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 What is transformation?



  What is transformation?

A Commitment to Transformation

Speaking at the opening of the Centre in 2003, David Bolton the Centre's Director, reflected on the use of the word 'Transformation' in the title and mission of the NICTT.

"In considering the title for the new Centre, the Trustees insisted that the word 'transformation' be included.

One of the Chinese pictograms for our word 'crisis' has two meanings embedded within it - danger and opportunity. At moments of crisis, things can go either way. In response to loss, or with experiences that threaten us, or cause us to be fearful, worried or distressed, we have directional choices to make.

If we choose wisely, there is the possibility that, beyond times of great distress and experiences of loss there lies something hopeful, something settled, new or enriching. Reaching these things involves a journey, a journey of transformation. An opportunity grasped.

Whilst we could never contemplate entering willingly into the terrible things that happen in our lives, there remains the possiblity that we can say - that because of and in spite of tragedy and loss, we will discover new and good things.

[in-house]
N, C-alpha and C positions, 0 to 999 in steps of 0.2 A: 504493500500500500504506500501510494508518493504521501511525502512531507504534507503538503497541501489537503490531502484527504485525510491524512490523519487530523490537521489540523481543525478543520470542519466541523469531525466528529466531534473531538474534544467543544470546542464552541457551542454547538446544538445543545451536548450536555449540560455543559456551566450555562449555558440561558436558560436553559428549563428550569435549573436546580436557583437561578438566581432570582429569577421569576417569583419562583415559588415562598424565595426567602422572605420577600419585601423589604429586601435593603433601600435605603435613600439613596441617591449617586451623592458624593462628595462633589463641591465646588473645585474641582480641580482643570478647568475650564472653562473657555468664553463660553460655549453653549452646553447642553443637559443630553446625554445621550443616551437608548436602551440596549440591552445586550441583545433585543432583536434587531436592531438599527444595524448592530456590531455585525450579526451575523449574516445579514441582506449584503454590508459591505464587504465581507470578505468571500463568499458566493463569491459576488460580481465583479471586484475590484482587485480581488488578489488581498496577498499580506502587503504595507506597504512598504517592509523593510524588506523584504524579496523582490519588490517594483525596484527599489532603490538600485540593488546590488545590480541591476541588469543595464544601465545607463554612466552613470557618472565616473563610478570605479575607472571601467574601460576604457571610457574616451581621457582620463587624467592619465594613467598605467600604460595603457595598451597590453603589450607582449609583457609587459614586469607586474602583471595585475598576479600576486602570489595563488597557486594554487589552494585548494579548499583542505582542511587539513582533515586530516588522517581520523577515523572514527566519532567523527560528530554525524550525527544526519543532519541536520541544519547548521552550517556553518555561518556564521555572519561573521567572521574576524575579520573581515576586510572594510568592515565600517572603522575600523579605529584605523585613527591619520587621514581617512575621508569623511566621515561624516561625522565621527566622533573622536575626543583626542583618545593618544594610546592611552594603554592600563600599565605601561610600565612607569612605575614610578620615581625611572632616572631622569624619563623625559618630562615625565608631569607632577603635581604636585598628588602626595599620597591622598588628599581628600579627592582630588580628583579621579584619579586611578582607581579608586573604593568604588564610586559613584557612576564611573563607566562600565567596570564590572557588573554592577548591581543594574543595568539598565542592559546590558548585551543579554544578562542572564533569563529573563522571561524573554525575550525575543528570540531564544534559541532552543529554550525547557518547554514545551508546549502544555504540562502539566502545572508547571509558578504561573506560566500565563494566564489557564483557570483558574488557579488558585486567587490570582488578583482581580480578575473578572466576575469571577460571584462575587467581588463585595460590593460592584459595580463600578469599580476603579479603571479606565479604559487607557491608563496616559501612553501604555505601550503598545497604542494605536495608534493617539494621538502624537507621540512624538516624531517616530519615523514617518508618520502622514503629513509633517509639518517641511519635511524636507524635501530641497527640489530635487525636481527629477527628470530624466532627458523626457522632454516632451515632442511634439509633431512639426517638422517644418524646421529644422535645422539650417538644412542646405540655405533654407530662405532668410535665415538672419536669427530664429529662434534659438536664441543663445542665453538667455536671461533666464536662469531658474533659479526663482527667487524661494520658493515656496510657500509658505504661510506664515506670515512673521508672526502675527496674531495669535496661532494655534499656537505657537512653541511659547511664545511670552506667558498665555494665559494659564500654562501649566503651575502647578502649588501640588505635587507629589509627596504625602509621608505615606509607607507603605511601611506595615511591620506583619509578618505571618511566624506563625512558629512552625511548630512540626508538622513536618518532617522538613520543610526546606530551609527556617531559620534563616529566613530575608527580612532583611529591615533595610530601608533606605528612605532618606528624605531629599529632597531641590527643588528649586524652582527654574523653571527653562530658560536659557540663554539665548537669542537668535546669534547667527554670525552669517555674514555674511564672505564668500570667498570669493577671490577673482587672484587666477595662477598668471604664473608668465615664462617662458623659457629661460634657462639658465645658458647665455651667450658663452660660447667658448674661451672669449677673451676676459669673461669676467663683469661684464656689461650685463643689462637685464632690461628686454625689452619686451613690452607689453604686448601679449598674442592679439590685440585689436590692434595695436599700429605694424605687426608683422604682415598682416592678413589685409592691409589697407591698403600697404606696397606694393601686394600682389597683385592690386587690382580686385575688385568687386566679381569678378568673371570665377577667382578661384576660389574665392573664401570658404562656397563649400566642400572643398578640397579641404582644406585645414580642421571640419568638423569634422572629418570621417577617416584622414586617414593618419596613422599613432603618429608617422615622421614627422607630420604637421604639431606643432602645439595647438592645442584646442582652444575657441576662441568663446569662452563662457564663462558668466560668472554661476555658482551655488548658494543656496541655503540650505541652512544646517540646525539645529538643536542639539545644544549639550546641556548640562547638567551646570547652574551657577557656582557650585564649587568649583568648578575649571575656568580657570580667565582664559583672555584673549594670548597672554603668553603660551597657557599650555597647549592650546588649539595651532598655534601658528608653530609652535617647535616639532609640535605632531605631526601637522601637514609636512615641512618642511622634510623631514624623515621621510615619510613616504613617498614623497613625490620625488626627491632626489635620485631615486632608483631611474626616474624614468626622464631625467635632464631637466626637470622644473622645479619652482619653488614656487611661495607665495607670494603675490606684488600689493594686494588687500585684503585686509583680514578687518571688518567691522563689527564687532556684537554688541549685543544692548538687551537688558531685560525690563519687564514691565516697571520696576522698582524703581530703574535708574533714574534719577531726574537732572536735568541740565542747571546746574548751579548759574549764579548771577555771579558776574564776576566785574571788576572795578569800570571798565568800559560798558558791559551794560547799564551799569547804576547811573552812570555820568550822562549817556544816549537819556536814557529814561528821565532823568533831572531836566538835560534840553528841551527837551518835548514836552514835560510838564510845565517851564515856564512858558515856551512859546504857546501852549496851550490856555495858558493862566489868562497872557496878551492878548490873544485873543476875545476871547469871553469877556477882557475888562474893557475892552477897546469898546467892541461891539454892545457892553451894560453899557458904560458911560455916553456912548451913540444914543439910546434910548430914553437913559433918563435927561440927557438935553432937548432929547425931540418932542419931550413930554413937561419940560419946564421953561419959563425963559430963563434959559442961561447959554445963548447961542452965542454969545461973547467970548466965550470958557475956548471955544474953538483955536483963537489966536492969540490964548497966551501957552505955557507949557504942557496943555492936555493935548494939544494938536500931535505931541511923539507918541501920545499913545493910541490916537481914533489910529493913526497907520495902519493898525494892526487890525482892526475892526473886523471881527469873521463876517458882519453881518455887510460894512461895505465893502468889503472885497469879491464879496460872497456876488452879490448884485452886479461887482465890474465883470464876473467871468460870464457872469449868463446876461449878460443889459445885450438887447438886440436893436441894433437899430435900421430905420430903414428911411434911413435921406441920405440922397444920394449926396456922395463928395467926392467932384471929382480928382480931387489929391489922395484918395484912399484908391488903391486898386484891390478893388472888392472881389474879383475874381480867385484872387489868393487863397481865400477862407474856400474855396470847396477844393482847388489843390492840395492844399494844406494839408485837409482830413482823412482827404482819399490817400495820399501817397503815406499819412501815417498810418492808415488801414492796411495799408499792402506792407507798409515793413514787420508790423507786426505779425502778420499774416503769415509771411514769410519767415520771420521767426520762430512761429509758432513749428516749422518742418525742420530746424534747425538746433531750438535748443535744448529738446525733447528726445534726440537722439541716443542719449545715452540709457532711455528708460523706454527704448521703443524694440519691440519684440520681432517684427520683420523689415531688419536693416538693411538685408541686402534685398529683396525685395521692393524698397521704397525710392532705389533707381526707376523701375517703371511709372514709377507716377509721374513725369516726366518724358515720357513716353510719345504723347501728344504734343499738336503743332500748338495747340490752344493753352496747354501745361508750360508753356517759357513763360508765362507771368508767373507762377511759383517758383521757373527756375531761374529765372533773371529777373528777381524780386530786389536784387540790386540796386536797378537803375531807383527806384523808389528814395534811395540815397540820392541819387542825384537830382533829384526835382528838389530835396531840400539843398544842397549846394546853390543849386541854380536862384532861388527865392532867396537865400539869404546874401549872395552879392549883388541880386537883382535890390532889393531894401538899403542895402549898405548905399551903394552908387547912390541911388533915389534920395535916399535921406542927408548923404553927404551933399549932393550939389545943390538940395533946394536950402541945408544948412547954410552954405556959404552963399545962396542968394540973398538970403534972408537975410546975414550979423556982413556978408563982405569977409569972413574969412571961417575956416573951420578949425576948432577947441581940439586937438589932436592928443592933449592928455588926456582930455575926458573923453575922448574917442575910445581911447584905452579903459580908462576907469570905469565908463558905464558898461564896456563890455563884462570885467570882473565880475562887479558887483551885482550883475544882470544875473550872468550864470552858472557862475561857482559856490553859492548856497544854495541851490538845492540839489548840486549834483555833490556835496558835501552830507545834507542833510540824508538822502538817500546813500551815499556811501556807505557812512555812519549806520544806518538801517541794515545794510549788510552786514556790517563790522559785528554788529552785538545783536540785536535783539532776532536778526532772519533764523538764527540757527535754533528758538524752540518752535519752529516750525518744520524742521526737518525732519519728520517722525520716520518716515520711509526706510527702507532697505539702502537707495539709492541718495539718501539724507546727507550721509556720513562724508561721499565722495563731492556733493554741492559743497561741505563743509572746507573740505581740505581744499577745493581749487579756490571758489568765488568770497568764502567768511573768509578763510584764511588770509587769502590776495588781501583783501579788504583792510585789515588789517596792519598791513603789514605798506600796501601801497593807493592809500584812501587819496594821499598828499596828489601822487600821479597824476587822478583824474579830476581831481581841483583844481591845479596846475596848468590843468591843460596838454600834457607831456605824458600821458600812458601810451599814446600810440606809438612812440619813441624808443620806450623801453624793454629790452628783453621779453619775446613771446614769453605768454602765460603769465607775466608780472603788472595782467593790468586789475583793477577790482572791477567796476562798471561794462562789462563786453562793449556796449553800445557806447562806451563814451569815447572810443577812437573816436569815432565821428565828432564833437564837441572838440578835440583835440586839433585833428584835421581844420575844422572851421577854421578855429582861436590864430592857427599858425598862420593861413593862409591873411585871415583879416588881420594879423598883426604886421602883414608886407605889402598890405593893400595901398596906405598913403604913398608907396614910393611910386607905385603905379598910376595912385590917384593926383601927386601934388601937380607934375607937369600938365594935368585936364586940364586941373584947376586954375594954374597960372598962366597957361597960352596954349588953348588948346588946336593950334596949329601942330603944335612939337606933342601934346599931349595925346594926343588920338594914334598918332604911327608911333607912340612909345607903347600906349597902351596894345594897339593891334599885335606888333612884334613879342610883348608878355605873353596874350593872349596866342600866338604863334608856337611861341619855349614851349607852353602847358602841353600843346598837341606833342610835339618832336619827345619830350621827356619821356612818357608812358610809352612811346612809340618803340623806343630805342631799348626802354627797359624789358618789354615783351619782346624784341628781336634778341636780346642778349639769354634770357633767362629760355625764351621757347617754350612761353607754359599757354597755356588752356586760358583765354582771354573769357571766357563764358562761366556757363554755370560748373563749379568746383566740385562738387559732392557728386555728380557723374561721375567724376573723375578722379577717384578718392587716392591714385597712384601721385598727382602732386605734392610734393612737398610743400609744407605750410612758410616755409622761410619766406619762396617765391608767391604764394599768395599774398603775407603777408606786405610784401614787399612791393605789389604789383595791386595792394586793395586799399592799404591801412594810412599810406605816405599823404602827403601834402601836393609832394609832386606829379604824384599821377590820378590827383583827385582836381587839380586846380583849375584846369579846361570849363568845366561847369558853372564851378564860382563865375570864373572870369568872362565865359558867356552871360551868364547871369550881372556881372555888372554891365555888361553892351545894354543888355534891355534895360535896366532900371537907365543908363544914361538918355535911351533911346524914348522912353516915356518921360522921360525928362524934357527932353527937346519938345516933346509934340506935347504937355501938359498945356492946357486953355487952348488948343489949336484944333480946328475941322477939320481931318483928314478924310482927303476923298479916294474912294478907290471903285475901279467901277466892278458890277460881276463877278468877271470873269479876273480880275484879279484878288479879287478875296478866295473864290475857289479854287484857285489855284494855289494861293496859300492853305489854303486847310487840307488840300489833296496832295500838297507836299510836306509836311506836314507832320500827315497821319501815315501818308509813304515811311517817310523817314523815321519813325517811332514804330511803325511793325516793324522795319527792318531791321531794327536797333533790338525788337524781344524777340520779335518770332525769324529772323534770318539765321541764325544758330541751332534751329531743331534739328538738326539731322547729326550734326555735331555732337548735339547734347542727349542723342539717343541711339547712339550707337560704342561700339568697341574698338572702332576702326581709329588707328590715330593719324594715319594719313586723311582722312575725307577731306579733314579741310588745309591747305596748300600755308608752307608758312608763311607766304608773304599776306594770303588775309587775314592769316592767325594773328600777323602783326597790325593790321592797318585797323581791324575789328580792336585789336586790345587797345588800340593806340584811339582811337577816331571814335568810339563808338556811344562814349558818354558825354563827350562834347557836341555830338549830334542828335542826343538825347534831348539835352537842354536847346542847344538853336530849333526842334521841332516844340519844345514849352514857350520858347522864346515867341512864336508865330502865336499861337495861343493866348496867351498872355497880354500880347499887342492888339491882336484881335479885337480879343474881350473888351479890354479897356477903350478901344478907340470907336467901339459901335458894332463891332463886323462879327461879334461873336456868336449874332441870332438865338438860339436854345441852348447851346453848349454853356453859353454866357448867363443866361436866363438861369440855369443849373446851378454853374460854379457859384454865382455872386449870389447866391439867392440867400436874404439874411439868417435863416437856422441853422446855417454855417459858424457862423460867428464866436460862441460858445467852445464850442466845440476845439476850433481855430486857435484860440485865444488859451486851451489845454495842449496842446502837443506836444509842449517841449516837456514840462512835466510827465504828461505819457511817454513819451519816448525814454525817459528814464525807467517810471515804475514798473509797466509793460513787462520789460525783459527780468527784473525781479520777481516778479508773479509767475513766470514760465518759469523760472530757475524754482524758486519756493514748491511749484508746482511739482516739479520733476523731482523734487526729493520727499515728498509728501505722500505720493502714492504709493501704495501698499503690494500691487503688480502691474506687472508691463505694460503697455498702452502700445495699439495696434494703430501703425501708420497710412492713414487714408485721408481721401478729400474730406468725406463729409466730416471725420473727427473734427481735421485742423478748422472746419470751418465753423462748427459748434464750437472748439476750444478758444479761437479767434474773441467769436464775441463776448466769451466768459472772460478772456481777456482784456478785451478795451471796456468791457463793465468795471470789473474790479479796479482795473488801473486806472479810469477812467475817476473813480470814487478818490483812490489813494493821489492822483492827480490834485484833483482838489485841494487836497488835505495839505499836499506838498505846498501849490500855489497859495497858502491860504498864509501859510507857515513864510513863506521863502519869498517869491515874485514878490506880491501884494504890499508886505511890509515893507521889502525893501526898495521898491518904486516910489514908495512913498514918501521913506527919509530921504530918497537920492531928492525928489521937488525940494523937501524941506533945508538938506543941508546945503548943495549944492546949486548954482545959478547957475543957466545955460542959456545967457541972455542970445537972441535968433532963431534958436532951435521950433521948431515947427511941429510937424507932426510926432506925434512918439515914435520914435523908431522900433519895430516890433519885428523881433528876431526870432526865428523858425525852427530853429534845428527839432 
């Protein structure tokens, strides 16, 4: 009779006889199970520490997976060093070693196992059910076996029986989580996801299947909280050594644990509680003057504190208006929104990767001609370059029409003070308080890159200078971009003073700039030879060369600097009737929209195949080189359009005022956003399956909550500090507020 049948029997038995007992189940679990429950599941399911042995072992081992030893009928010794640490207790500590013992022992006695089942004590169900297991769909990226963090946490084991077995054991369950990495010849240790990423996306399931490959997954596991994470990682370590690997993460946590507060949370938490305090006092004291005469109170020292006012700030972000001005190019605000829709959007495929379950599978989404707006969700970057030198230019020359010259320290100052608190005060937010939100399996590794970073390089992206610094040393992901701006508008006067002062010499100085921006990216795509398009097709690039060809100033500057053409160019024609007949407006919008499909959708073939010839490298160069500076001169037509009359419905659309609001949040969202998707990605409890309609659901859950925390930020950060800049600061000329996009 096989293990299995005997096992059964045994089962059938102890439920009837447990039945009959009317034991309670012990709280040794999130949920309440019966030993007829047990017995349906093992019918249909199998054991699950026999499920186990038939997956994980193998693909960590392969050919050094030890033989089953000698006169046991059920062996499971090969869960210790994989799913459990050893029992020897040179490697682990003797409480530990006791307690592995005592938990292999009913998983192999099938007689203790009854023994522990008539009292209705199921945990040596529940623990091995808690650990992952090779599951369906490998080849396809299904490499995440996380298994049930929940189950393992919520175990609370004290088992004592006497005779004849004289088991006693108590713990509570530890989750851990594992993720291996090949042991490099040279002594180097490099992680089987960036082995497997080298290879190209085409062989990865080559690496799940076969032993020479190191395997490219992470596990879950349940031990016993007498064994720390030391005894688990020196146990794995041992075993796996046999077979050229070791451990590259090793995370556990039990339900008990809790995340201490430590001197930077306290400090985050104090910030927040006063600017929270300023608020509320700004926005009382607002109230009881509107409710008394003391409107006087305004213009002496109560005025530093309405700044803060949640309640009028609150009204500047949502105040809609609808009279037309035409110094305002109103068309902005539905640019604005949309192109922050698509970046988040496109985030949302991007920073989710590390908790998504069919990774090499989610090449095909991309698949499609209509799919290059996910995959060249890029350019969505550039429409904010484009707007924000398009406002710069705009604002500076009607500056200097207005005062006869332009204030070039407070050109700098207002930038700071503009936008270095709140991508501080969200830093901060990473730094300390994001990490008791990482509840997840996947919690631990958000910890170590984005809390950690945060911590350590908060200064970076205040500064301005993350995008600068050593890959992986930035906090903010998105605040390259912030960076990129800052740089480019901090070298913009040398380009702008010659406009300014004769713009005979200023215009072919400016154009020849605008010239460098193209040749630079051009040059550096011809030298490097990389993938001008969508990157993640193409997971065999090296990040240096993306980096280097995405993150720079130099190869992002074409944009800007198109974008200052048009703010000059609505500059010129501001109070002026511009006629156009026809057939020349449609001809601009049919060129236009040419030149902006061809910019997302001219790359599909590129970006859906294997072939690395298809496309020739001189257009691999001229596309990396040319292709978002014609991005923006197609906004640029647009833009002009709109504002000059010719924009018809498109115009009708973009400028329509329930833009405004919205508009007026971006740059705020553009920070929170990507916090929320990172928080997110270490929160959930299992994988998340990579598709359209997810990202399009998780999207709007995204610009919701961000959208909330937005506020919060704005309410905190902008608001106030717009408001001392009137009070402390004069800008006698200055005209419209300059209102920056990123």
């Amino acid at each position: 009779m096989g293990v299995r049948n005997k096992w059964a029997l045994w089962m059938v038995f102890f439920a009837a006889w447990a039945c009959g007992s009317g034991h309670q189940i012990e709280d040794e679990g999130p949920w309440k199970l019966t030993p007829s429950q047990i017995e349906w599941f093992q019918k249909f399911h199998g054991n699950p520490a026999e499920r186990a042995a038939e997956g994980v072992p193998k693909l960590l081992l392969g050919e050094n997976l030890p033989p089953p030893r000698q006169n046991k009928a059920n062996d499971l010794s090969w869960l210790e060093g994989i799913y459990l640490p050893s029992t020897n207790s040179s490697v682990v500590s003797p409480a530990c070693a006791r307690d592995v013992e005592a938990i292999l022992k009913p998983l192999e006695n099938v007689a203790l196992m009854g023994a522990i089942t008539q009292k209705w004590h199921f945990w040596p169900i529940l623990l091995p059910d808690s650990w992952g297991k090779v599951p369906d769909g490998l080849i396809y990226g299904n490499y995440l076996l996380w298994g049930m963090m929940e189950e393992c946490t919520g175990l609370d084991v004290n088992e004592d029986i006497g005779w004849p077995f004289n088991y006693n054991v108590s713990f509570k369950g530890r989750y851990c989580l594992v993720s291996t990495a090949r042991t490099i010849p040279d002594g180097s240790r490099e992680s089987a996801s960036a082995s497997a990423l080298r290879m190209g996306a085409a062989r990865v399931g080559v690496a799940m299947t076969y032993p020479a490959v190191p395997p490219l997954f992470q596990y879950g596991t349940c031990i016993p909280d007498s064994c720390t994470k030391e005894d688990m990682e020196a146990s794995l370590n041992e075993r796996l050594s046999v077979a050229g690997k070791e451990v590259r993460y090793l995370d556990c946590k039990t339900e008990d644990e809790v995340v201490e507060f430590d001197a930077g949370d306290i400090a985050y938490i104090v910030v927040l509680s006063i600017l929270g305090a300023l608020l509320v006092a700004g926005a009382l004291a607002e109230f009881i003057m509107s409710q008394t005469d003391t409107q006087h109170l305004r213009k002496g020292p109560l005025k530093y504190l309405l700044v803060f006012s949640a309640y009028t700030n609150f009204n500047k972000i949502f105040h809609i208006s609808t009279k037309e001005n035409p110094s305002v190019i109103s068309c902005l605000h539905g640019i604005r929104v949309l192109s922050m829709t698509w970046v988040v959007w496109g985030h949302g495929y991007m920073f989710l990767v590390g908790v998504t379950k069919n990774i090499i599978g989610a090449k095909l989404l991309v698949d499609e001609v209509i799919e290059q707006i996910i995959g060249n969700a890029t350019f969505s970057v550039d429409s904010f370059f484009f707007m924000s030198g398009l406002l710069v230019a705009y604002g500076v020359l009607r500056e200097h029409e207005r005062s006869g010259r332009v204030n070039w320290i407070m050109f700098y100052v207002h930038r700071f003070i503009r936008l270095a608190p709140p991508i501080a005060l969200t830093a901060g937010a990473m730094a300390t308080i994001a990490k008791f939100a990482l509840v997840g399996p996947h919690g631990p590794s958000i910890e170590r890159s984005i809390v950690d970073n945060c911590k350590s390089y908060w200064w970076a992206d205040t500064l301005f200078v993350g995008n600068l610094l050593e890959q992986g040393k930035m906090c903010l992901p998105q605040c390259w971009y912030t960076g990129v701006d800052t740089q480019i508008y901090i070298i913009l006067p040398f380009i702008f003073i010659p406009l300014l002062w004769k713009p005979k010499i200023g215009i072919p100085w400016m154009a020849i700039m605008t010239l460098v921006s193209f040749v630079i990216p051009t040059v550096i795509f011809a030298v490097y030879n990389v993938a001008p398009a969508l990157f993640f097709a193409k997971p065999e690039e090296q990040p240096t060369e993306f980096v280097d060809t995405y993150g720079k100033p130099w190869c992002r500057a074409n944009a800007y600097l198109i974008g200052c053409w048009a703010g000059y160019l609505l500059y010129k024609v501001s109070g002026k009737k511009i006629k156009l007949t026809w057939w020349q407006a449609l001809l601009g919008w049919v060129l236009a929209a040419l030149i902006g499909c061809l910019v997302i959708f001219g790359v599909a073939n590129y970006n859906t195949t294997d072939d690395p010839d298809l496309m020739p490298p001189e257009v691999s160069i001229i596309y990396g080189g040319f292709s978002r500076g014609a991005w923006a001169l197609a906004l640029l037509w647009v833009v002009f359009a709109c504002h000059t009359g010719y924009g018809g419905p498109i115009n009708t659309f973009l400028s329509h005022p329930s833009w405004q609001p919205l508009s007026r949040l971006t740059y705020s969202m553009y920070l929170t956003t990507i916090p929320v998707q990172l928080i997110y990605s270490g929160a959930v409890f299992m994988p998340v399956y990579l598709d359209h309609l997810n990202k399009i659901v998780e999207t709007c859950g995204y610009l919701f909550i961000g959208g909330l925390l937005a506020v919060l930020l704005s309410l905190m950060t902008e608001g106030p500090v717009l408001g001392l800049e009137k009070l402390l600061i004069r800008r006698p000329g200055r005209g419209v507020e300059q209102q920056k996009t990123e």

Transformation as a human experience has a delicate and ephemeral substance, hard to pin down and formulate, but we know it when we see it; we know it when we experience it.

Transformation involves, and is reached through hope, through new possibilities, through struggle, journeys, new places and new relationships. It is seldom reached with ease or by accident but through question and crisis, realisation, aspiration, choosing and intention, and acceptance.

Through transformation, the grip of the past is loosened and the future is discovered. For both people and communities transformation holds the hope of incorporating the past, along with its pain, losses and injustices, into a future of rediscovered and perhaps even enriched experiences of community and of life itself.

The furniture maker takes the rough timber that has been marked by the trials the tree has experienced, and turns it into something remarkable. Likewise, beyond life's experiences of great distress, loss and injustice, beauty and wonder can be found."